Austin's search for the perfect perfume began where most people's searches start: the Internet. She was looking for a scent with undertones of jasmine, vanilla, musk, cinnamon, and licorice, and slogged through reviews, but couldn't find one that hit all those notes. But then "one night in the Dominican Republic (yep...), I walked into the 'boutique' in our resort (it was more like a mall) with a few friends, smelled Dior Hypnotic Poison, and fell in love." But she wasn't going to buy it at the resort, where the prices were undoubtedly overpriced. "I went home, determined to find it on sale, and, thanks to Amazon, I did." Since then, she's bought a few more bottles, noting to me in an e-mail, "I'm actually wearing Hypnotic Poison right now and just bought some at duty free in the airport last week!" Austin jokes, "I got the worst sunburn in the Dominican Republic, but at least I found my favorite perfume."
"Maybe it's a French thing," writes Nico, "but my Grandmère taught me that you can never spend too much on fine jewelry or beauty products. They're investments after all." Although she's currently trying to use more all-natural beauty products ("Thanks, public health degree!"), there's one item she'll never transition away from. "The most money I've ever spent on a beauty product is my Dolce & Gabbana Pour Femme perfume, which my boyfriend just informed me smells like 'Red Bull vodkas... just not ON you.'" Even though she's willing to splurge on something expensive, it doesn't mean Nico's not looking for a good deal. "It's $91 for the largest size, but I found a gift set at Macy's that included a rollerball and a lotion for about $104 total. Grandmère didn't raise no fool."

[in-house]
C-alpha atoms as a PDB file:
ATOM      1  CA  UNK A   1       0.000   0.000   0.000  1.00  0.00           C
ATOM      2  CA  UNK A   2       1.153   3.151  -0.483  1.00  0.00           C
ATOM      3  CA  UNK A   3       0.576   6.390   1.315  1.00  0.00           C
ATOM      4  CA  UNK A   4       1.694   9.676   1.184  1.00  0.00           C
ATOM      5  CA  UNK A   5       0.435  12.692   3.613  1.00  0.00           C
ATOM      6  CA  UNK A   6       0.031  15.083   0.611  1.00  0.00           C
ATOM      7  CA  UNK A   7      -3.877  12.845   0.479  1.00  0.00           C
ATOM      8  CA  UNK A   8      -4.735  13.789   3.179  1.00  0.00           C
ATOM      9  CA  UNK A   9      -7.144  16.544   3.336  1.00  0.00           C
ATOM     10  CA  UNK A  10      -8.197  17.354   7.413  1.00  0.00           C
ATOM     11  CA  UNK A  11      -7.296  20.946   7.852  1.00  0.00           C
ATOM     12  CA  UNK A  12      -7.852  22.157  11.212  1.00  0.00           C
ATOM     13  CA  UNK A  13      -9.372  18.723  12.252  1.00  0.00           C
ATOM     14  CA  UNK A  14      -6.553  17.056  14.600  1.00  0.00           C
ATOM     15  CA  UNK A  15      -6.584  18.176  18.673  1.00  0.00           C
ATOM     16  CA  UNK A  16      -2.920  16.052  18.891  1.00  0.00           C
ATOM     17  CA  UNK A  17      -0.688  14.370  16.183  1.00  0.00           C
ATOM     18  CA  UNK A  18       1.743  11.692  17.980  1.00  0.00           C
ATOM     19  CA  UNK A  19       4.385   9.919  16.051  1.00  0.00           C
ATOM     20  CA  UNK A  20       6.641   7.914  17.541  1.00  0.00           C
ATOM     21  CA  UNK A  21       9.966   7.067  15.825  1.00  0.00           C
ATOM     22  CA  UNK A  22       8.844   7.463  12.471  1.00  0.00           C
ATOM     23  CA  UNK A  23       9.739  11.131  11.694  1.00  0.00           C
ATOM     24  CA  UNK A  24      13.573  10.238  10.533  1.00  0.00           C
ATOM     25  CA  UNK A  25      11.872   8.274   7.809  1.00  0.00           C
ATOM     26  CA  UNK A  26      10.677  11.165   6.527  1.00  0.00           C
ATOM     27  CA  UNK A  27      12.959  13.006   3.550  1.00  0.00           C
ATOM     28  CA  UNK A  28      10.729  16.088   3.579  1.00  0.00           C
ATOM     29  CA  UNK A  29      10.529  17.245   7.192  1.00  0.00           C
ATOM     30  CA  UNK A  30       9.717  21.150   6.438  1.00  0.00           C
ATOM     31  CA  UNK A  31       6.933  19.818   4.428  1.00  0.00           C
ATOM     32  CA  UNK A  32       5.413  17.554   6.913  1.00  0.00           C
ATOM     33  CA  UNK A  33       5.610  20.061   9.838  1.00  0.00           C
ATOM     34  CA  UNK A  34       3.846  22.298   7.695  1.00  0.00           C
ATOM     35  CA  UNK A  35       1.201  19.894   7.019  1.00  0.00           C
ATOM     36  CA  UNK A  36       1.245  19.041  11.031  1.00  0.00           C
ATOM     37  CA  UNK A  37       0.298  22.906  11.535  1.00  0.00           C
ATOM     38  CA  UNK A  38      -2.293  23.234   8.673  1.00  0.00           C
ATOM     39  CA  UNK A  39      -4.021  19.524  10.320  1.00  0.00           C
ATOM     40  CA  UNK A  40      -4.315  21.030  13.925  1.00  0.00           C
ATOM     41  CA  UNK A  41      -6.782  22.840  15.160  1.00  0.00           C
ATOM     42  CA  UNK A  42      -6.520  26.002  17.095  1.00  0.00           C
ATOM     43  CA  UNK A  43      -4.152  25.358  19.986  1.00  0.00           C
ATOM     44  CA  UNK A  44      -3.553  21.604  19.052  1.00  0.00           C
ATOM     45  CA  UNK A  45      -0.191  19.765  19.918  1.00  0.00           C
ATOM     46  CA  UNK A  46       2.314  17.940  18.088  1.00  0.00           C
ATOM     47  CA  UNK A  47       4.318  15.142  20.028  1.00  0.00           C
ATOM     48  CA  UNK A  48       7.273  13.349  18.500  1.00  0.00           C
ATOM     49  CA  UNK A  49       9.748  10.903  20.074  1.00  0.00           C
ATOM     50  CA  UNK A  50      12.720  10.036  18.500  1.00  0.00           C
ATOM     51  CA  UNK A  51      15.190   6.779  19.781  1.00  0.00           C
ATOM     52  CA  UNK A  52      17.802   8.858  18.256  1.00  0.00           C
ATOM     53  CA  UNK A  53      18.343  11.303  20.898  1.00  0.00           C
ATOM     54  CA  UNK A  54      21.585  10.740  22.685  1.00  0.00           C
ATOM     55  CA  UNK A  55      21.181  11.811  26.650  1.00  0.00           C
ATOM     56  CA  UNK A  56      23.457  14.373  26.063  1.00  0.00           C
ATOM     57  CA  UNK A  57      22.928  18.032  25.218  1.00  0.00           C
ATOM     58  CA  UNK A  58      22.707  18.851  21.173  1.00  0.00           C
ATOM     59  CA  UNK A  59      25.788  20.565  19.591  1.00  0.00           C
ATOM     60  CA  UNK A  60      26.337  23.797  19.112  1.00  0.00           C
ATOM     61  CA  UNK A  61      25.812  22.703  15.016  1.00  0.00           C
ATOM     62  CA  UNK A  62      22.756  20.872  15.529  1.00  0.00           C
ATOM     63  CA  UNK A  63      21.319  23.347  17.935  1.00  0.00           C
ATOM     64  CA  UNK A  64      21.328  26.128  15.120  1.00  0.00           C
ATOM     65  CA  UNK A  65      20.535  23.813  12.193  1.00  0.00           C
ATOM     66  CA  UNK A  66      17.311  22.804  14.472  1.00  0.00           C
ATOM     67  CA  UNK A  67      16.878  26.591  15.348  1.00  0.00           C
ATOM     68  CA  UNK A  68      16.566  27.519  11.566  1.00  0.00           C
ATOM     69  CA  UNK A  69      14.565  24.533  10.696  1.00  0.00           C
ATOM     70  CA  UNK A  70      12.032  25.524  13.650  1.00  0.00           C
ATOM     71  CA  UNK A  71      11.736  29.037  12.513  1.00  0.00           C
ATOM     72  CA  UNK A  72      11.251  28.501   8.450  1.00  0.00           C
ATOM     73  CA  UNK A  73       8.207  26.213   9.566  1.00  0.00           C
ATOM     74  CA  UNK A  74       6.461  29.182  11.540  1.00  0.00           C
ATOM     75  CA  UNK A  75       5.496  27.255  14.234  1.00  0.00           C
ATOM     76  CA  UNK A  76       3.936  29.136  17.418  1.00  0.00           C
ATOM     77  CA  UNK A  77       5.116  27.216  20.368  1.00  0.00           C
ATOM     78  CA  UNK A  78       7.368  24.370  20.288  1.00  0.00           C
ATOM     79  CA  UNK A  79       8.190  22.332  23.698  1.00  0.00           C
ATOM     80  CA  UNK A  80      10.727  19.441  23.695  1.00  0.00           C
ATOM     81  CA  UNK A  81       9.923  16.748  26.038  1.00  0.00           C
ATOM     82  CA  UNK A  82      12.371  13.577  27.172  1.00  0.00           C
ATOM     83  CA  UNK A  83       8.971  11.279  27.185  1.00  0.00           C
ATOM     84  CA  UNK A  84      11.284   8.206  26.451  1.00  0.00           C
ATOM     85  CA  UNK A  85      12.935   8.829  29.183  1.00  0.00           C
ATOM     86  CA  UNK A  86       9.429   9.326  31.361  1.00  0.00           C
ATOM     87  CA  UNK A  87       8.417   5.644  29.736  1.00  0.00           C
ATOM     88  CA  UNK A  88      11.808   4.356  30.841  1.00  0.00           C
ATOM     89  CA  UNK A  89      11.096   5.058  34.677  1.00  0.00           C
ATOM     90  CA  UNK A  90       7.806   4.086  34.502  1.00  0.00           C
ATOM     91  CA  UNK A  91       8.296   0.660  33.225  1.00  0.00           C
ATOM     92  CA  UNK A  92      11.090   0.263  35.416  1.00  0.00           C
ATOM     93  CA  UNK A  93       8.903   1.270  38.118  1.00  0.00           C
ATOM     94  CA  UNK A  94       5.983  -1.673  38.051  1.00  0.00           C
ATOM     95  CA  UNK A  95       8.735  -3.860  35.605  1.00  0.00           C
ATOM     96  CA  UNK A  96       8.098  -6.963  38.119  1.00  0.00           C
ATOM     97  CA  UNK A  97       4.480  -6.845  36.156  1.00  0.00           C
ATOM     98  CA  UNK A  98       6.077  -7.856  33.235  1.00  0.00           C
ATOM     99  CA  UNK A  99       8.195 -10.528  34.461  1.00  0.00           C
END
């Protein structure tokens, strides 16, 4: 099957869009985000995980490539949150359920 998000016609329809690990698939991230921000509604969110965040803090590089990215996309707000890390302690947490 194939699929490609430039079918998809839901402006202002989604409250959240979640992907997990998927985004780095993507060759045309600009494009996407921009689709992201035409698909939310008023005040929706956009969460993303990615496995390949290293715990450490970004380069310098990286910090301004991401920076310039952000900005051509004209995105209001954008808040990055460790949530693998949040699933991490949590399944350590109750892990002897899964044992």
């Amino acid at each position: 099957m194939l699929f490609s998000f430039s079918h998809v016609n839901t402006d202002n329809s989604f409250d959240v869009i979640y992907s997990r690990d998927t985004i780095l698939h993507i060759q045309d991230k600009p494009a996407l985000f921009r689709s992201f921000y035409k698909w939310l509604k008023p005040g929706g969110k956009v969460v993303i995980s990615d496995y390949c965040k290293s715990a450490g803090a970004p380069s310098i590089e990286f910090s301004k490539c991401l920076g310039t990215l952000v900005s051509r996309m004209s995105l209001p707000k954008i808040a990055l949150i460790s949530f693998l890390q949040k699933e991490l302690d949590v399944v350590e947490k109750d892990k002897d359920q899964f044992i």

"The most expensive thing that I buy is NARS face makeup: tinted moisturizer, bronzer, blush," Alexa tells me, and has a special place in her makeup case for the company's tinted moisturizer, which runs about $43 at Sephora. It's worth it, according to Alexa, because, "NARS is the best quality makeup I've found in my 10 plus year experience," and it works well for her complexion. But her habit becomes slightly more expensive than she'd like because, as Alexa explains, "I always get swindled into buying four more NARS products at Sephora... This is probably why I am a Sephora VIP cardholder, and probably why I need a priority adjustment."
Sarah sent me this picture and accompanying blurb at 11 p.m. on a Thursday night, which I will leave here in its original form: "This is me and some Tom's deodorant (#ifonlyihadaselfiestick), which is definitely the most expensive beauty product I buy, because I am convinced that the few extra bucks I spend on this might make the difference between life and breast cancer." (This is because Tom's of Maine deodorant has no aluminum, and aluminum in deodorant has been linked to breast cancer.)
Perfumes and scents were the products most women were willing to splurge on. But splurges don't have to necessarily be totally unaffordable, and I was actually a bit surprised to see that no one had spent more than $100 on any one item. None of these women were willing to spend a ton of money on a product they didn't love, and even if they were willing to splurge a bit, most women tried to find a good deal, either by buying in bulk or looking online. The moral of the story is that if you find a product you truly love and that works for you, it's worth it to spend that extra cash because, chances are, you'll feel great when you use it.
Images: Courtesy Brands; Courtesy Interviewees